June 27, 2006
Yesterday, the Supreme Court agreed to consider a case that "could be one of the court's most important ever on the environment." Massachusetts v. Environmental Protection Agency emerged in 2003 after the EPA rejected a petition calling for the federal government to restrict emissions of greenhouse gases — most notably, carbon dioxide. Ultimately, the Supreme Court's ruling "could determine how the nation addresses global warming." Sen. Jim Jeffords (I-VT) is optimistic about the court's decision. "It is encouraging that the high court feels this case needs to be reviewed," said Jeffords, a supporter of carbon dioxide regulation. "It is high time to stop relying on technicalities and finger pointing to avoid action on climate change."
- Science is being manipulated by industry and the right. In 1999, Bush called carbon dioxide "one of four main pollutants" that needed "mandatory reduction targets for emissions." But he changed his position in a 2003 letter that claimed it "is not a 'pollutant' under the Clean Air Act." (Not surprisingly, the American Petroleum Institute agrees: "Fundamentally, we don't think carbon dioxide is a pollutant.”) Meanwhile, the EPA's own Web site defines carbon dioxide as "Industrial Air Pollution" that contributes to "global climate change."
- There are new studies that strengthen the case for action against global warming. The National Academy of Sciences, a "private organization chartered by Congress to advise the government of scientific matters," found in their comprehensive study of climate change data that "recent warmth is unprecedented for at least the last 400 years and potentially the last several millennia." More importantly, the study "supports the conclusion that human activities are responsible for much of the recent warming." The National Center for Atmospheric Research revealed one of the consequences of our actions: stronger hurricane activity. In addition, researchers from NASA's Jet Propulsion Laboratory and the University of Kansas recently reported that Greenland's glaciers "are melting twice as fast as they were five years ago.”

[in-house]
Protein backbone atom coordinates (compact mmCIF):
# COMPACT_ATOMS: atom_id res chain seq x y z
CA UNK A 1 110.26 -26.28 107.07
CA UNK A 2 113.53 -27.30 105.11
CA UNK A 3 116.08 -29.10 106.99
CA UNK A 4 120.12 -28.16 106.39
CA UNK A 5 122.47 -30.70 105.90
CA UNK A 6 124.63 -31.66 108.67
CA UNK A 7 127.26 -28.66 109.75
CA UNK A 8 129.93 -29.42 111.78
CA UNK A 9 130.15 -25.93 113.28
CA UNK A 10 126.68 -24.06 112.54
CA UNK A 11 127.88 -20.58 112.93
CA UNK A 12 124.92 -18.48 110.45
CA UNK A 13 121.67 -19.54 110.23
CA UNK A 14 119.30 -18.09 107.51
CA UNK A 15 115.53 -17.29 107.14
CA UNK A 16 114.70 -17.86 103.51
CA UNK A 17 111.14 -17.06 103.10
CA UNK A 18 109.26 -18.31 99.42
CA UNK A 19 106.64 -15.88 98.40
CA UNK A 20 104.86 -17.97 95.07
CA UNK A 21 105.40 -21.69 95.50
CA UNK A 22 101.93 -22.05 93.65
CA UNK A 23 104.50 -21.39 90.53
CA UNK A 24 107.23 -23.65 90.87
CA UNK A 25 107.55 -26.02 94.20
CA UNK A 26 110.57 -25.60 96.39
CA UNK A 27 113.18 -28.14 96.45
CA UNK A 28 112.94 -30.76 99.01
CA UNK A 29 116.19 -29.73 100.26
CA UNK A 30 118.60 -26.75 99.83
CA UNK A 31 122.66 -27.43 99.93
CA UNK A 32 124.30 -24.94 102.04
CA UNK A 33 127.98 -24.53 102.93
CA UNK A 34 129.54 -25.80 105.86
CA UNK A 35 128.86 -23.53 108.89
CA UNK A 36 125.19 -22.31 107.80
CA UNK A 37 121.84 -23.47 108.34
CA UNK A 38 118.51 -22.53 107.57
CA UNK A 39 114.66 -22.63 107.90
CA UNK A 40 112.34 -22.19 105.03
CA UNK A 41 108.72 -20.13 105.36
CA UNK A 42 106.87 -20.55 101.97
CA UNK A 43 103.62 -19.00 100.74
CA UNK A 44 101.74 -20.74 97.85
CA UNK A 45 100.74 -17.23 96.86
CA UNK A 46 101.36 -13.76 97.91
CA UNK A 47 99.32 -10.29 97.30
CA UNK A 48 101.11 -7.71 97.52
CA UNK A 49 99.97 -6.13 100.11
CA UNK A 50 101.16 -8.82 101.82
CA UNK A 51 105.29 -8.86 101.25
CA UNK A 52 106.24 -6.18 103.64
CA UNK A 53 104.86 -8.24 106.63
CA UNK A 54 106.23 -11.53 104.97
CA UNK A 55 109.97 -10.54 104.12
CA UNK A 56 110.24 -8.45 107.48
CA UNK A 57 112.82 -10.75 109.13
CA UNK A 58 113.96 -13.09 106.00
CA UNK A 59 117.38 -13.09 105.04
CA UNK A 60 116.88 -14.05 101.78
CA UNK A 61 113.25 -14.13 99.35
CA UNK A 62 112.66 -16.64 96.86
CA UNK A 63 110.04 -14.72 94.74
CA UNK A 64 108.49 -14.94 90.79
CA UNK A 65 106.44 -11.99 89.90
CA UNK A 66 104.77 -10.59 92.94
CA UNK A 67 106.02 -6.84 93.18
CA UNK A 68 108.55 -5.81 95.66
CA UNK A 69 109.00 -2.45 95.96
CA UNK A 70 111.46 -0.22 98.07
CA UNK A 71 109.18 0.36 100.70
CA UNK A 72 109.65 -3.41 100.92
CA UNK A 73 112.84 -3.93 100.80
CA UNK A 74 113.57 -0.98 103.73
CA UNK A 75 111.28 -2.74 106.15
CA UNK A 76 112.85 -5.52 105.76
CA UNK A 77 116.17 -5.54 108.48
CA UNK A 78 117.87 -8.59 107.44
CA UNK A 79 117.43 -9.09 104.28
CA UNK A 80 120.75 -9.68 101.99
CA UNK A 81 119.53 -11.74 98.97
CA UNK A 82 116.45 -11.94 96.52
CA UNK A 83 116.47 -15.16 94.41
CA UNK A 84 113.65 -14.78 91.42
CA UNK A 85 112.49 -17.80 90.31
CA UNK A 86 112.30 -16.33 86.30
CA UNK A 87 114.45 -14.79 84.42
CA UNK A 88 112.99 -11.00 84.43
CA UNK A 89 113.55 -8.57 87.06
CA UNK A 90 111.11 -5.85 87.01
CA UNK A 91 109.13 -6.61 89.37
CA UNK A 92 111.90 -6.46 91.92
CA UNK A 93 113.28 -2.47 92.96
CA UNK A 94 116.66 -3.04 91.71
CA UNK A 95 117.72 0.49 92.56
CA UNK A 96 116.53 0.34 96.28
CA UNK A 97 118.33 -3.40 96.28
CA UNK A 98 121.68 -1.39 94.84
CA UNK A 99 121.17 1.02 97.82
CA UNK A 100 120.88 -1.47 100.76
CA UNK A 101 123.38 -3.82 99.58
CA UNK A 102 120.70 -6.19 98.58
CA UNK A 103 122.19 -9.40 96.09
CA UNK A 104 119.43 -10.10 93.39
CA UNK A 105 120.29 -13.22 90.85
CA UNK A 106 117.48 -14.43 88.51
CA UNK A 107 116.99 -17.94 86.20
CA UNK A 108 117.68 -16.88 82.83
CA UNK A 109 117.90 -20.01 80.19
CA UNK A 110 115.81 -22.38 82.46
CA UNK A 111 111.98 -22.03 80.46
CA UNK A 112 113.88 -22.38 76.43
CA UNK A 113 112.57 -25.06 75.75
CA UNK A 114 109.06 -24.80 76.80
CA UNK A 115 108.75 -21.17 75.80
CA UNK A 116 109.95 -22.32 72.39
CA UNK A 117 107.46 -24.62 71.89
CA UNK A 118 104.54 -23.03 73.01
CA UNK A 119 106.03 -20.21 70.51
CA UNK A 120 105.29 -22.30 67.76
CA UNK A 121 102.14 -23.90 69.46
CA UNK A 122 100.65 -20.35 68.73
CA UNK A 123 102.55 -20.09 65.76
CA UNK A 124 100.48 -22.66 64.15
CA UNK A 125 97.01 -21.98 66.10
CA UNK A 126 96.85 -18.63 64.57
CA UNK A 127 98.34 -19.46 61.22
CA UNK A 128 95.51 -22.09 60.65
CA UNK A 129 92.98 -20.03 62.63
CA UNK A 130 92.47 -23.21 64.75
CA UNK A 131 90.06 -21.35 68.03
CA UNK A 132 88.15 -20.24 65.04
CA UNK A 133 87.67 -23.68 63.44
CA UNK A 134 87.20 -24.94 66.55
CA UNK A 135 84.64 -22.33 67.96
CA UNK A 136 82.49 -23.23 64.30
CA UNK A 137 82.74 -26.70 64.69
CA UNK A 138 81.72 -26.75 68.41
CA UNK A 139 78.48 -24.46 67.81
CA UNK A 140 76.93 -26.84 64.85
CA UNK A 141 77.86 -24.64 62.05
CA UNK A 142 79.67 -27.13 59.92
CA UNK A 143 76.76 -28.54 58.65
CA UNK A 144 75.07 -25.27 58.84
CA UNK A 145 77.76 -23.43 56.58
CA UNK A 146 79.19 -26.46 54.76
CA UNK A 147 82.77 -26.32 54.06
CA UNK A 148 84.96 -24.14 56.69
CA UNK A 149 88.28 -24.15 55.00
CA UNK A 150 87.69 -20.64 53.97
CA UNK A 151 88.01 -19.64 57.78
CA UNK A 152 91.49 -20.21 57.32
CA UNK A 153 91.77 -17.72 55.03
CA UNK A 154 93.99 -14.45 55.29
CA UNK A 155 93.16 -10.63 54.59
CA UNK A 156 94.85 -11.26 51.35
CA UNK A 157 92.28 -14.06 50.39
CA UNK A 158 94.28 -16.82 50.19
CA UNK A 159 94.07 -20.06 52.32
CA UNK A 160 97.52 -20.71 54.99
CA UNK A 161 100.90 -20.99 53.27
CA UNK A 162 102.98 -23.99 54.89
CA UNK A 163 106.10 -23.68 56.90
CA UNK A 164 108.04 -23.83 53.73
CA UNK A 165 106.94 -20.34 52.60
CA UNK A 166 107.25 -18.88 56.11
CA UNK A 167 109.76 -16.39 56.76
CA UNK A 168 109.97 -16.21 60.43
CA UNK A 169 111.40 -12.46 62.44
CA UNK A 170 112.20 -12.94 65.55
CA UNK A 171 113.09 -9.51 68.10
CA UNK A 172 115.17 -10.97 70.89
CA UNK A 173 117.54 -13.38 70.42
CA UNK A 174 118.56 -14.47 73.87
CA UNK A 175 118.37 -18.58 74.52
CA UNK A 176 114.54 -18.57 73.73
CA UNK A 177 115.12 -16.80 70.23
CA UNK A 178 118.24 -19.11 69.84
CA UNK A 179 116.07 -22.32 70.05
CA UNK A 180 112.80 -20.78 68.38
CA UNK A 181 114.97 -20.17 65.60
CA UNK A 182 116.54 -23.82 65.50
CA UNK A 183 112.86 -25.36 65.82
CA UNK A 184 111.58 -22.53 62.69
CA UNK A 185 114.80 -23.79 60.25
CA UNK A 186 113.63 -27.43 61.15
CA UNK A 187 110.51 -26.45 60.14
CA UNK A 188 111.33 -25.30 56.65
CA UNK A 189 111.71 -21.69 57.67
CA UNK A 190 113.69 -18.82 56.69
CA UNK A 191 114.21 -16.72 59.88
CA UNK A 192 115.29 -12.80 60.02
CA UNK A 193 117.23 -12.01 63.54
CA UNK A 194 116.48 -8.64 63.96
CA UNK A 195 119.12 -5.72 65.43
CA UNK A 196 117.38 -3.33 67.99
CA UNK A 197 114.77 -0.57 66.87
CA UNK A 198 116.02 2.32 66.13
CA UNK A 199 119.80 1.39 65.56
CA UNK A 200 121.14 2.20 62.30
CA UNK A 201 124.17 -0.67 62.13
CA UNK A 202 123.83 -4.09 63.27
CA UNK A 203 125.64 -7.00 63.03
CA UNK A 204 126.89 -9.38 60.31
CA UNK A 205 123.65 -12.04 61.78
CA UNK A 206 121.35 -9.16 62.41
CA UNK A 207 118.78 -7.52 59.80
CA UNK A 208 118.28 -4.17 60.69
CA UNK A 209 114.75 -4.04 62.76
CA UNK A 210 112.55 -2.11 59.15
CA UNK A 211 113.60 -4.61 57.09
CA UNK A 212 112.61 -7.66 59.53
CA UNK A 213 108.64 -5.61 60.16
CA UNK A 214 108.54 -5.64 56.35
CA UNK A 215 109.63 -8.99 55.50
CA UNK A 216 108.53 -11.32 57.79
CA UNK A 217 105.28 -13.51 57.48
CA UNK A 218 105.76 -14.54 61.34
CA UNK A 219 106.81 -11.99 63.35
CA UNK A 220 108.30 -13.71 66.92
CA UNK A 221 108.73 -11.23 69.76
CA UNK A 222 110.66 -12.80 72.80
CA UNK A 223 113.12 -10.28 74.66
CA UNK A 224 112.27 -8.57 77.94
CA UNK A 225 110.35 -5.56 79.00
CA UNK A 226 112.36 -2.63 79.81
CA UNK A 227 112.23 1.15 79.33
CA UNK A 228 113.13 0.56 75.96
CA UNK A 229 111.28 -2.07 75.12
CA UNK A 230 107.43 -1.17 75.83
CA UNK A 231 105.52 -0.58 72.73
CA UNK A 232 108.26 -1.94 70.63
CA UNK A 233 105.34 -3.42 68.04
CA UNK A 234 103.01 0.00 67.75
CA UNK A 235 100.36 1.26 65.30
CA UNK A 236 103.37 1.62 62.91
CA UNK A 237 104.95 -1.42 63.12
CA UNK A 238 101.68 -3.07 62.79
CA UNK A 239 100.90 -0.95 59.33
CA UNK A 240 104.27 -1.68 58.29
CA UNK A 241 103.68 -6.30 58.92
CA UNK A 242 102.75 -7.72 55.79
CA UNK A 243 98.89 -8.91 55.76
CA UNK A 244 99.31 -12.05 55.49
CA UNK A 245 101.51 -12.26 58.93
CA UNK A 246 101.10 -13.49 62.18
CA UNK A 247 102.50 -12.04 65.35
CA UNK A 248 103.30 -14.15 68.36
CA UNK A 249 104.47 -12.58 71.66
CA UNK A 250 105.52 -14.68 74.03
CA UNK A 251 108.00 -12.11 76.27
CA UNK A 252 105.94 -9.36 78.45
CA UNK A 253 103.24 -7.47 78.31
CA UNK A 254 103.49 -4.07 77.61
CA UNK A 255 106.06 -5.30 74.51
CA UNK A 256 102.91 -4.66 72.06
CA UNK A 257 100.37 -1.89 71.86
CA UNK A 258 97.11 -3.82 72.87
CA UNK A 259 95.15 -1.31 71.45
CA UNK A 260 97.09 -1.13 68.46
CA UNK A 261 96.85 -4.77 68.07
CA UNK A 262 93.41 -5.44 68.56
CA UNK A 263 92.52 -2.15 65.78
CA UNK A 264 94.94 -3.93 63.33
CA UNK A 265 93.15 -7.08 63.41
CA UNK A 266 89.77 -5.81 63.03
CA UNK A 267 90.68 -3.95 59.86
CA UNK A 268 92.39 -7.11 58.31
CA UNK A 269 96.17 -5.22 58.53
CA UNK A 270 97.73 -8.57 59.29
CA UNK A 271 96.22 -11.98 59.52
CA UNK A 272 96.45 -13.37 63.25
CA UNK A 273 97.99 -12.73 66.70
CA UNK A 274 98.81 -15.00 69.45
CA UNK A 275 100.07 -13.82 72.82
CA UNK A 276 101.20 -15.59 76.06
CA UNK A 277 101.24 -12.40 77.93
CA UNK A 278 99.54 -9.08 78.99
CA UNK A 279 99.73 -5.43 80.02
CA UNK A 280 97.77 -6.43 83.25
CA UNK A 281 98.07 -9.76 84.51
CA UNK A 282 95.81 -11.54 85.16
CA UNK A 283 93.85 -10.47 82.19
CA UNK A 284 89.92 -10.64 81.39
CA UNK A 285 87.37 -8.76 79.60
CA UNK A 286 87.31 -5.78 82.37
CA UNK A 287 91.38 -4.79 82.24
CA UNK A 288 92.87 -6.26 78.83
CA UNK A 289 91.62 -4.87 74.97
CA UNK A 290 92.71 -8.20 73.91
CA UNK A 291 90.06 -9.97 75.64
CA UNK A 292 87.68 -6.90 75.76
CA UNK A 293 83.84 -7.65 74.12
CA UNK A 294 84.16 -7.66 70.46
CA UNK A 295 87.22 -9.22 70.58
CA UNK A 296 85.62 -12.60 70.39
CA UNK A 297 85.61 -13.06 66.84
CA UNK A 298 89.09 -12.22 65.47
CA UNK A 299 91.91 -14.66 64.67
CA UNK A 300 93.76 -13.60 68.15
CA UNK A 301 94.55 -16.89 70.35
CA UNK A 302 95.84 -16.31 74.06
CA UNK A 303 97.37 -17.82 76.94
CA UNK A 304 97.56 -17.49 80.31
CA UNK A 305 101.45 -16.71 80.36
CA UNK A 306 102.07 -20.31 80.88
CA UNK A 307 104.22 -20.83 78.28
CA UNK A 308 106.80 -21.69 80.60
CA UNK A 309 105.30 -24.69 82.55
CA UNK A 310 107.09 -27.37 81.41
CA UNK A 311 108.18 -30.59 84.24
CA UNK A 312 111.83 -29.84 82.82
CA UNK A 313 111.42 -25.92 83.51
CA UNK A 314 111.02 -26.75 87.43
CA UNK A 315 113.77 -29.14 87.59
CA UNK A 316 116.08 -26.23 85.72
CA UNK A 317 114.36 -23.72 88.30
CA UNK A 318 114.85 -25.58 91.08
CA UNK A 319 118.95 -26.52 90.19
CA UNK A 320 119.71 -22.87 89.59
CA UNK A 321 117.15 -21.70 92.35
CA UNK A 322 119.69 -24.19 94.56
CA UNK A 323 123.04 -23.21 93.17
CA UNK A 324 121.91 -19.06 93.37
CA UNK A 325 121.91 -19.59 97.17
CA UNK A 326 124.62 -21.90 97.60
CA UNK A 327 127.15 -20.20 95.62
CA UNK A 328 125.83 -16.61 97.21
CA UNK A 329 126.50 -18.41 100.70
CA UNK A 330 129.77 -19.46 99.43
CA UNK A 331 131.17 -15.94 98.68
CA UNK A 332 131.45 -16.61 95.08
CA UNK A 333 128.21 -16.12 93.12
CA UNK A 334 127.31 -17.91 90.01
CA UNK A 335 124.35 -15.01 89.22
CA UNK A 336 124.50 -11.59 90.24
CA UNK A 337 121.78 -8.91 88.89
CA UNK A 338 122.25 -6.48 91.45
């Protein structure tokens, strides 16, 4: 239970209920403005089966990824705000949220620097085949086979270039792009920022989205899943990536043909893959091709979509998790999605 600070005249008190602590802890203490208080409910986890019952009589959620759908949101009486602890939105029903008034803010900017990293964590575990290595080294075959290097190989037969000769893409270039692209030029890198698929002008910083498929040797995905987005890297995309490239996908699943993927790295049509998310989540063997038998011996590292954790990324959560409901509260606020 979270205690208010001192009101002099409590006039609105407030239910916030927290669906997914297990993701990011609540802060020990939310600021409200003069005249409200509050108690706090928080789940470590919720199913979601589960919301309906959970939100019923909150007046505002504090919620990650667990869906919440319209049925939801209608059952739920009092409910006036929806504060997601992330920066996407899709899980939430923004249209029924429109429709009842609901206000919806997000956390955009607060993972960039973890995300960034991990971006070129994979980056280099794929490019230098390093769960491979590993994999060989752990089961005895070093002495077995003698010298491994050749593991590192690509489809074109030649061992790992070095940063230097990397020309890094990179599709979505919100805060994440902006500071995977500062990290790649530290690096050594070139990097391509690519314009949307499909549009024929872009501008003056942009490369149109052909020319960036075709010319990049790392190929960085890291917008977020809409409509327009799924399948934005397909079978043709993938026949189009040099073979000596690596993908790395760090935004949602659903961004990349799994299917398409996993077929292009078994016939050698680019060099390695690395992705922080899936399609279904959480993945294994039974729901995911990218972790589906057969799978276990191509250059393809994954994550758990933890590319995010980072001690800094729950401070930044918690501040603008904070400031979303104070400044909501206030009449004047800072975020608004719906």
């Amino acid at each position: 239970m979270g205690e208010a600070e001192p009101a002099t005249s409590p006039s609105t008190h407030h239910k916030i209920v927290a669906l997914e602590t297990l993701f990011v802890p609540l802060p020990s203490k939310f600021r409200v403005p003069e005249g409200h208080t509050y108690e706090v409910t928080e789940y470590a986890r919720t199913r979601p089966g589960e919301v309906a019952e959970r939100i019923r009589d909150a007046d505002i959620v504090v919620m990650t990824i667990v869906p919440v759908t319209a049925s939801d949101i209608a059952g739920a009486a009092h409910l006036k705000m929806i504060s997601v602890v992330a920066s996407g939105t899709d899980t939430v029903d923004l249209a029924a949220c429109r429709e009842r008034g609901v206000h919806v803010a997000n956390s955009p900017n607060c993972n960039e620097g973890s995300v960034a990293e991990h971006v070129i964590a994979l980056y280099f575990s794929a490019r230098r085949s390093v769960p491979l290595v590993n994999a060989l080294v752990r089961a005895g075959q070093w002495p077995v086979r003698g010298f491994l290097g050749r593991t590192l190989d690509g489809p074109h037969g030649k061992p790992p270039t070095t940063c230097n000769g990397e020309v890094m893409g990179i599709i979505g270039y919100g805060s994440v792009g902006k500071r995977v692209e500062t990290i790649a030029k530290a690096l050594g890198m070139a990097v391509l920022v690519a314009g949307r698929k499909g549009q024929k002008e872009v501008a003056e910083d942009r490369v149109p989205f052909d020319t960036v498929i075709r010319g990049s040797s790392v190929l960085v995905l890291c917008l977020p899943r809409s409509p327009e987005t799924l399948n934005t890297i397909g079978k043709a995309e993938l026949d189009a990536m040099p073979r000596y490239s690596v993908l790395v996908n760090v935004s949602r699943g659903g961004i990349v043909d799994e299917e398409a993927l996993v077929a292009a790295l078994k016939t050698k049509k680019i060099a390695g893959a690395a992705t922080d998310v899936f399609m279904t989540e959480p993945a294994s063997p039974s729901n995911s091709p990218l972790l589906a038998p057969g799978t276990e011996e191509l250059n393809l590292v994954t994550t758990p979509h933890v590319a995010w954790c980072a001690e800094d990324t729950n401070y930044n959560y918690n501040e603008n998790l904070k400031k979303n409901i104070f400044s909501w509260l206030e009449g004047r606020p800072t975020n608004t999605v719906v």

- The American people want action on global warming. Despite the best efforts from the right and the Bush administration, the American public does want the government to act. (Find out what you can do here.) A CBS News poll found that 66 percent of Americans think global warming is impacting us now, and in a Gallup conducted in March, 75 percent of Americans favored "mandatory controls on carbon dioxide emissions and other greenhouse gases." Despite campaign promises to the contrary, President Bush opposes mandatory reductions. Instead, he favors "voluntary measures" that "have yet to deliver promised results."
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